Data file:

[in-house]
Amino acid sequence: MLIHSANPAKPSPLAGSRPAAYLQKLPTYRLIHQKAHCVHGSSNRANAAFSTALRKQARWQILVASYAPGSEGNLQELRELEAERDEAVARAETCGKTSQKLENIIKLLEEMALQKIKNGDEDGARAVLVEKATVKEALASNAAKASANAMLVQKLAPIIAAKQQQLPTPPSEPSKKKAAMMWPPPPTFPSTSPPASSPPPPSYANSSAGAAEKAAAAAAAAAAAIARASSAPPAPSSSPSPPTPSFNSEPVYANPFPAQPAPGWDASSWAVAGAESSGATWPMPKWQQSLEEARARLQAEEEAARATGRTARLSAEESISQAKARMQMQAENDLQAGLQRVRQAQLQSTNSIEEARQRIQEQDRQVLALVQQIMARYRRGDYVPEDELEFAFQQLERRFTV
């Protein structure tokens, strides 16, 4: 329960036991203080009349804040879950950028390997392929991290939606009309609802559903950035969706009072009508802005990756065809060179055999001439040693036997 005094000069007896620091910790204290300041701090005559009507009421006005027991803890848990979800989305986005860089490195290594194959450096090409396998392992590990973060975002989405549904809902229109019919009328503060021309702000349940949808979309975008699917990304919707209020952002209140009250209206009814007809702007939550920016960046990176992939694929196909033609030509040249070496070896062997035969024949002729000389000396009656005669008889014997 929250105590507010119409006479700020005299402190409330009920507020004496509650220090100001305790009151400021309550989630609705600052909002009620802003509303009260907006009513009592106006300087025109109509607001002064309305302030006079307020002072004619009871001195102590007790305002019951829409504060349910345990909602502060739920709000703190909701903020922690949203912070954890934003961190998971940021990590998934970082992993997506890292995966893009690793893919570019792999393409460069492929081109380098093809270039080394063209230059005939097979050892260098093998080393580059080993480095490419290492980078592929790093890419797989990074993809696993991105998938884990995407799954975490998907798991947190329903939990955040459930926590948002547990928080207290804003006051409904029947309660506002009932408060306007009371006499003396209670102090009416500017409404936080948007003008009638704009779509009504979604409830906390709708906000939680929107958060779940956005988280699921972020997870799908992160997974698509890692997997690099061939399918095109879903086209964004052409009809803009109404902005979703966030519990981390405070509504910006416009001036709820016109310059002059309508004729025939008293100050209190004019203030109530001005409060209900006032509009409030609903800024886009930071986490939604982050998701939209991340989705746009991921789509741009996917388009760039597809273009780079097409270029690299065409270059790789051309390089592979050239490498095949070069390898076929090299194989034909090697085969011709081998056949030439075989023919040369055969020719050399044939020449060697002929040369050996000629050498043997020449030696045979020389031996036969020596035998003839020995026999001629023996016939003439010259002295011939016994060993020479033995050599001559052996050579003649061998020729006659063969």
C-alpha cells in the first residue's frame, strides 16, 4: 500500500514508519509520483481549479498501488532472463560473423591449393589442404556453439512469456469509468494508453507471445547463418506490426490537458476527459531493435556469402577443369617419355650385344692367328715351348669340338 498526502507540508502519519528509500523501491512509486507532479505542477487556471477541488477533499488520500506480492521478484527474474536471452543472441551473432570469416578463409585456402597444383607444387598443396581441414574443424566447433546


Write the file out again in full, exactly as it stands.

[in-house]
Amino acid sequence: MLIHSANPAKPSPLAGSRPAAYLQKLPTYRLIHQKAHCVHGSSNRANAAFSTALRKQARWQILVASYAPGSEGNLQELRELEAERDEAVARAETCGKTSQKLENIIKLLEEMALQKIKNGDEDGARAVLVEKATVKEALASNAAKASANAMLVQKLAPIIAAKQQQLPTPPSEPSKKKAAMMWPPPPTFPSTSPPASSPPPPSYANSSAGAAEKAAAAAAAAAAAIARASSAPPAPSSSPSPPTPSFNSEPVYANPFPAQPAPGWDASSWAVAGAESSGATWPMPKWQQSLEEARARLQAEEEAARATGRTARLSAEESISQAKARMQMQAENDLQAGLQRVRQAQLQSTNSIEEARQRIQEQDRQVLALVQQIMARYRRGDYVPEDELEFAFQQLERRFTV
């Protein structure tokens, strides 16, 4: 329960036991203080009349804040879950950028390997392929991290939606009309609802559903950035969706009072009508802005990756065809060179055999001439040693036997 005094000069007896620091910790204290300041701090005559009507009421006005027991803890848990979800989305986005860089490195290594194959450096090409396998392992590990973060975002989405549904809902229109019919009328503060021309702000349940949808979309975008699917990304919707209020952002209140009250209206009814007809702007939550920016960046990176992939694929196909033609030509040249070496070896062997035969024949002729000389000396009656005669008889014997 929250105590507010119409006479700020005299402190409330009920507020004496509650220090100001305790009151400021309550989630609705600052909002009620802003509303009260907006009513009592106006300087025109109509607001002064309305302030006079307020002072004619009871001195102590007790305002019951829409504060349910345990909602502060739920709000703190909701903020922690949203912070954890934003961190998971940021990590998934970082992993997506890292995966893009690793893919570019792999393409460069492929081109380098093809270039080394063209230059005939097979050892260098093998080393580059080993480095490419290492980078592929790093890419797989990074993809696993991105998938884990995407799954975490998907798991947190329903939990955040459930926590948002547990928080207290804003006051409904029947309660506002009932408060306007009371006499003396209670102090009416500017409404936080948007003008009638704009779509009504979604409830906390709708906000939680929107958060779940956005988280699921972020997870799908992160997974698509890692997997690099061939399918095109879903086209964004052409009809803009109404902005979703966030519990981390405070509504910006416009001036709820016109310059002059309508004729025939008293100050209190004019203030109530001005409060209900006032509009409030609903800024886009930071986490939604982050998701939209991340989705746009991921789509741009996917388009760039597809273009780079097409270029690299065409270059790789051309390089592979050239490498095949070069390898076929090299194989034909090697085969011709081998056949030439075989023919040369055969020719050399044939020449060697002929040369050996000629050498043997020449030696045979020389031996036969020596035998003839020995026999001629023996016939003439010259002295011939016994060993020479033995050599001559052996050579003649061998020729006659063969």
C-alpha cells in the first residue's frame, strides 16, 4: 500500500514508519509520483481549479498501488532472463560473423591449393589442404556453439512469456469509468494508453507471445547463418506490426490537458476527459531493435556469402577443369617419355650385344692367328715351348669340338 498526502507540508502519519528509500523501491512509486507532479505542477487556471477541488477533499488520500506480492521478484527474474536471452543472441551473432570469416578463409585456402597444383607444387598443396581441414574443424566447433546